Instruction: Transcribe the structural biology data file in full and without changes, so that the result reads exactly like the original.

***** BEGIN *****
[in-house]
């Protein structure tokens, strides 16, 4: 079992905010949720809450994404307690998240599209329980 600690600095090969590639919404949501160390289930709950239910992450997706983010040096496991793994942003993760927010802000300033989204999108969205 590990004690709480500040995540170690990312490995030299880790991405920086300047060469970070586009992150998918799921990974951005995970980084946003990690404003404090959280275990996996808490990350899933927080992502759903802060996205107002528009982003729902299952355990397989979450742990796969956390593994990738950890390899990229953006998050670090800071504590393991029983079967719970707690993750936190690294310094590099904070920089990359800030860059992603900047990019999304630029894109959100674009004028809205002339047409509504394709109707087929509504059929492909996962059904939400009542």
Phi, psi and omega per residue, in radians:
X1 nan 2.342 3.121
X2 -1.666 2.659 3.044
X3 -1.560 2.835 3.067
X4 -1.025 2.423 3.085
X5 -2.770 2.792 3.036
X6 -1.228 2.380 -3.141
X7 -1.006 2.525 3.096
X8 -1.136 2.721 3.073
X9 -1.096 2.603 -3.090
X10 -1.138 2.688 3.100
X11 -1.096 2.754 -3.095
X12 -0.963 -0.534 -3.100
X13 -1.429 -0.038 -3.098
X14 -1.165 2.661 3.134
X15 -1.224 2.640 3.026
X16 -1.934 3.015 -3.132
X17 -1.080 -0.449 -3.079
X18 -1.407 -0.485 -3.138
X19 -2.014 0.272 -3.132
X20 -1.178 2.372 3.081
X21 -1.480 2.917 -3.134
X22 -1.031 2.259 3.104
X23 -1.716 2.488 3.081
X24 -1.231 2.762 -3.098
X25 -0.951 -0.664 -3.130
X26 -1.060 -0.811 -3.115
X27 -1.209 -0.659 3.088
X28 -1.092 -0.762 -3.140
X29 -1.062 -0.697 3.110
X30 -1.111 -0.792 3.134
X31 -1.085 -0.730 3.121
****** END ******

[in-house]
């Protein structure tokens, strides 16, 4: 079992905010949720809450994404307690998240599209329980 600690600095090969590639919404949501160390289930709950239910992450997706983010040096496991793994942003993760927010802000300033989204999108969205 590990004690709480500040995540170690990312490995030299880790991405920086300047060469970070586009992150998918799921990974951005995970980084946003990690404003404090959280275990996996808490990350899933927080992502759903802060996205107002528009982003729902299952355990397989979450742990796969956390593994990738950890390899990229953006998050670090800071504590393991029983079967719970707690993750936190690294310094590099904070920089990359800030860059992603900047990019999304630029894109959100674009004028809205002339047409509504394709109707087929509504059929492909996962059904939400009542």
Phi, psi and omega per residue, in radians:
X1 nan 2.342 3.121
X2 -1.666 2.659 3.044
X3 -1.560 2.835 3.067
X4 -1.025 2.423 3.085
X5 -2.770 2.792 3.036
X6 -1.228 2.380 -3.141
X7 -1.006 2.525 3.096
X8 -1.136 2.721 3.073
X9 -1.096 2.603 -3.090
X10 -1.138 2.688 3.100
X11 -1.096 2.754 -3.095
X12 -0.963 -0.534 -3.100
X13 -1.429 -0.038 -3.098
X14 -1.165 2.661 3.134
X15 -1.224 2.640 3.026
X16 -1.934 3.015 -3.132
X17 -1.080 -0.449 -3.079
X18 -1.407 -0.485 -3.138
X19 -2.014 0.272 -3.132
X20 -1.178 2.372 3.081
X21 -1.480 2.917 -3.134
X22 -1.031 2.259 3.104
X23 -1.716 2.488 3.081
X24 -1.231 2.762 -3.098
X25 -0.951 -0.664 -3.130
X26 -1.060 -0.811 -3.115
X27 -1.209 -0.659 3.088
X28 -1.092 -0.762 -3.140
X29 -1.062 -0.697 3.110
X30 -1.111 -0.792 3.134
X31 -1.085 -0.730 3.121